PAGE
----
Users can now send and receive messages via a proxy service even when their governments block or disrupt access to the internet.
The Meta-owned instant messaging app has launched proxy support for users worldwide. It said the move was “putting the power into people’s hands.”
Proxy support is available with the latest update. Volunteers can set up proxies, and WhatsApp has provided instructions on how to do it. It said it hoped proxy support would help ensure “secure and reliable communication” during internet blackouts.
WhatsApp also said that messages sent via proxy servers would be protected by its end-to-end encryption, which is meant to ensure that personal messages stay between a sender and a receiver.
“Connecting via proxy maintains the high level of privacy and security that WhatsApp provides,” the company said in a blog post.
It said internet shutdowns violate human rights and should “never occur.”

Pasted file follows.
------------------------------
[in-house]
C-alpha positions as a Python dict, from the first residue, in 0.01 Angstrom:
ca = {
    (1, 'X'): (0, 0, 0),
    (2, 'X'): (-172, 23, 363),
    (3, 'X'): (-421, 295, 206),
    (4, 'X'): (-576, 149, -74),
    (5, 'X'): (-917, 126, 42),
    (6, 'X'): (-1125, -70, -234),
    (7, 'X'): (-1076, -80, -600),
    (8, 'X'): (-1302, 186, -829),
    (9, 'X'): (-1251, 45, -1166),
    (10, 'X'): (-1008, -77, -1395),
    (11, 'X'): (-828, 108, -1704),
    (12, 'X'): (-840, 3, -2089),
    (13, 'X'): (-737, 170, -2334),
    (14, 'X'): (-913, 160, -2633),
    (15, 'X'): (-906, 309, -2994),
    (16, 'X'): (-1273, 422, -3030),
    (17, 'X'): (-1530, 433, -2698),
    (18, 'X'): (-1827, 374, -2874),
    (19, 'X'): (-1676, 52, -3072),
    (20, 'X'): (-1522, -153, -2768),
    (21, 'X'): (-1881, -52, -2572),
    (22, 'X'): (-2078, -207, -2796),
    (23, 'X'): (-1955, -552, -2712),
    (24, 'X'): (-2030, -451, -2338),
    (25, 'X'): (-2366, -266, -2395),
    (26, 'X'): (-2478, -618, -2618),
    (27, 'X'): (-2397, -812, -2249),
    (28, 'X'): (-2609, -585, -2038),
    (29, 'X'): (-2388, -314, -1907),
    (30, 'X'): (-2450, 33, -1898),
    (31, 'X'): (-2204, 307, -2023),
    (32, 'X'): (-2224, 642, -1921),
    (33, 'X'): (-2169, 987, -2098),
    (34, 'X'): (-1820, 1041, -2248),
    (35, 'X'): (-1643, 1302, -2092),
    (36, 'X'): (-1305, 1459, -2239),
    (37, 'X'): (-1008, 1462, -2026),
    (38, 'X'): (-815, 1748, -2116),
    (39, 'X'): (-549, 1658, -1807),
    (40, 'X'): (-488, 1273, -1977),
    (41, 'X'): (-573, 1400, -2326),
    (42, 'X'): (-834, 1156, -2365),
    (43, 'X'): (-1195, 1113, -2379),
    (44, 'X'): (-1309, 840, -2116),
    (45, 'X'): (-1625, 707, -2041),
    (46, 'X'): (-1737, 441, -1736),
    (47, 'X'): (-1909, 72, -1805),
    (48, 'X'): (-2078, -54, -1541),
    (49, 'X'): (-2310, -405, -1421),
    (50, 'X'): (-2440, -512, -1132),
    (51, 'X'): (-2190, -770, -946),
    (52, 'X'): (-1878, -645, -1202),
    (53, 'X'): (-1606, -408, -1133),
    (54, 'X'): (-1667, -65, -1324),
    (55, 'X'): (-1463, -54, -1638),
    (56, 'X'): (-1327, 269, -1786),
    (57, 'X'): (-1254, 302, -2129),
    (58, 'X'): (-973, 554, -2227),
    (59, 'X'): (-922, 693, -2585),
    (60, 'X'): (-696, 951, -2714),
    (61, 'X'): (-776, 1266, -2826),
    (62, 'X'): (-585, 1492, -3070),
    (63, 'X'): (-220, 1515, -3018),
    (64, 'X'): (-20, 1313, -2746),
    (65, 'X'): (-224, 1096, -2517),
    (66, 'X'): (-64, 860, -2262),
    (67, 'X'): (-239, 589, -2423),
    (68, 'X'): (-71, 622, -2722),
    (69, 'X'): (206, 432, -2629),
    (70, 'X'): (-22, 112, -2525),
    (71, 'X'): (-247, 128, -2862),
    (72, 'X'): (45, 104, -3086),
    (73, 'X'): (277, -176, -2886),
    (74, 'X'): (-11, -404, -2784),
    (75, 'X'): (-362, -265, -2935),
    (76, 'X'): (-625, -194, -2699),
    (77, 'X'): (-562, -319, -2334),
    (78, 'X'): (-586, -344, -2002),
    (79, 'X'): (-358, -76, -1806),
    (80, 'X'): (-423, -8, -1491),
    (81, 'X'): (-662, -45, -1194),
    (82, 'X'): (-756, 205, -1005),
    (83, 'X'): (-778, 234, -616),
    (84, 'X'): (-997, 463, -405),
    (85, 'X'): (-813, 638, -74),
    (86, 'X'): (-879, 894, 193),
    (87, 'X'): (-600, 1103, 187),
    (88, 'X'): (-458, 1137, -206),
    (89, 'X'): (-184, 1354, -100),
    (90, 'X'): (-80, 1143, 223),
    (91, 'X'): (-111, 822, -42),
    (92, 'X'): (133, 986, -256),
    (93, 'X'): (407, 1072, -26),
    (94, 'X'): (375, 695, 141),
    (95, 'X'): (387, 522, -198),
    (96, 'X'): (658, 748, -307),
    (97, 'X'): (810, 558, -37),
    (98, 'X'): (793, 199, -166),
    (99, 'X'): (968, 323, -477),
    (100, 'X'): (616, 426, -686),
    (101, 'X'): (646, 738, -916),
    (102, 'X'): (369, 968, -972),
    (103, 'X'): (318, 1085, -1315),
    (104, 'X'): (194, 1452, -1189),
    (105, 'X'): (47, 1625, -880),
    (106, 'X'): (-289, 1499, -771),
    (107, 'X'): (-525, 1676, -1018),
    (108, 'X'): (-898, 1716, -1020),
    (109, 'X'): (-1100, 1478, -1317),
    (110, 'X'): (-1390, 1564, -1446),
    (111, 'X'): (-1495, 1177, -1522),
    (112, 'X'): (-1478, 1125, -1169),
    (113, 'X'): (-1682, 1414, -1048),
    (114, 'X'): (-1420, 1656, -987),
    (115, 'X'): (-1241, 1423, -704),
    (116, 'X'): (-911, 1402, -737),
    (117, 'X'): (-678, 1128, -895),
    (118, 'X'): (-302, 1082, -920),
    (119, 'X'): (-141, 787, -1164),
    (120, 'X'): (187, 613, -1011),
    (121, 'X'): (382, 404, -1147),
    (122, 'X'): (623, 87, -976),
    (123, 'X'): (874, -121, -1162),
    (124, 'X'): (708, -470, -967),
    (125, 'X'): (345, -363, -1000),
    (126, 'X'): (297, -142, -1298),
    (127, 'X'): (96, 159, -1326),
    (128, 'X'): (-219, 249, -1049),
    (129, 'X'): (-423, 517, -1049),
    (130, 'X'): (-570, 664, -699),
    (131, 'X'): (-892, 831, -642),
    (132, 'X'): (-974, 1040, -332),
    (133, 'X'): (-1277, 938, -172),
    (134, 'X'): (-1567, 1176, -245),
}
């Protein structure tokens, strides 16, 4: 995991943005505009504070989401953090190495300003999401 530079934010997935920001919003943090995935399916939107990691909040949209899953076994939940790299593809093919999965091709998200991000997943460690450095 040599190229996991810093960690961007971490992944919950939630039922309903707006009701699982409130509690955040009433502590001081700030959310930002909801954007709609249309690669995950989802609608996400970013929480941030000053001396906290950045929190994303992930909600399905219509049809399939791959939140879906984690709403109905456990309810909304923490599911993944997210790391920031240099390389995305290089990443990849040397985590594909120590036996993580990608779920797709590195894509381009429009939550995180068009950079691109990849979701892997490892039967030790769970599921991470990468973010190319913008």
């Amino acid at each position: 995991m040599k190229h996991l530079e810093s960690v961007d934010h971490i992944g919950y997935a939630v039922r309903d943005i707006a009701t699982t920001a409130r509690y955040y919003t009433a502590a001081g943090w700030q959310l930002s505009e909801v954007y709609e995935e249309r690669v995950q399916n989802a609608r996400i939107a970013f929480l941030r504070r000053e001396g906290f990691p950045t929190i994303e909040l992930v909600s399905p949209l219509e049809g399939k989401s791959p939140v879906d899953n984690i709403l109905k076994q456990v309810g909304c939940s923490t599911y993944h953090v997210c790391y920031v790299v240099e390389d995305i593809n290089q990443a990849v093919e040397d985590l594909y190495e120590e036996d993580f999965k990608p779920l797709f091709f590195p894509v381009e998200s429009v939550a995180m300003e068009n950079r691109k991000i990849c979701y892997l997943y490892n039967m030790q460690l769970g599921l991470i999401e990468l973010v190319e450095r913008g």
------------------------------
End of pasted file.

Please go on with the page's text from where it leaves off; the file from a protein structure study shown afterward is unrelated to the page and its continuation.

“Disruptions like we’ve seen in Iran for months on end deny people’s human rights and cut people off from receiving urgent help,” WhatsApp said.
While countries like India, Myanmar, and Ethiopia have used internet blackouts to stifle dissent and prevent protests in recent years, Iran stands out as a frequent offender.
In September, Iran also restricted access to WhatsApp and Instagram following mass protests over the death of 22-year-old Mahsa Amini in the hands of the country’s morality police.
The Iranian government said it would permanently block WhatsApp and Instagram if Meta did not respond to its demands to open a representative office in the country and adopt the Islamic State’s morality guidelines.
WhatsApp has over 2 billion users worldwide and is a primary means of communication in many parts of the world.
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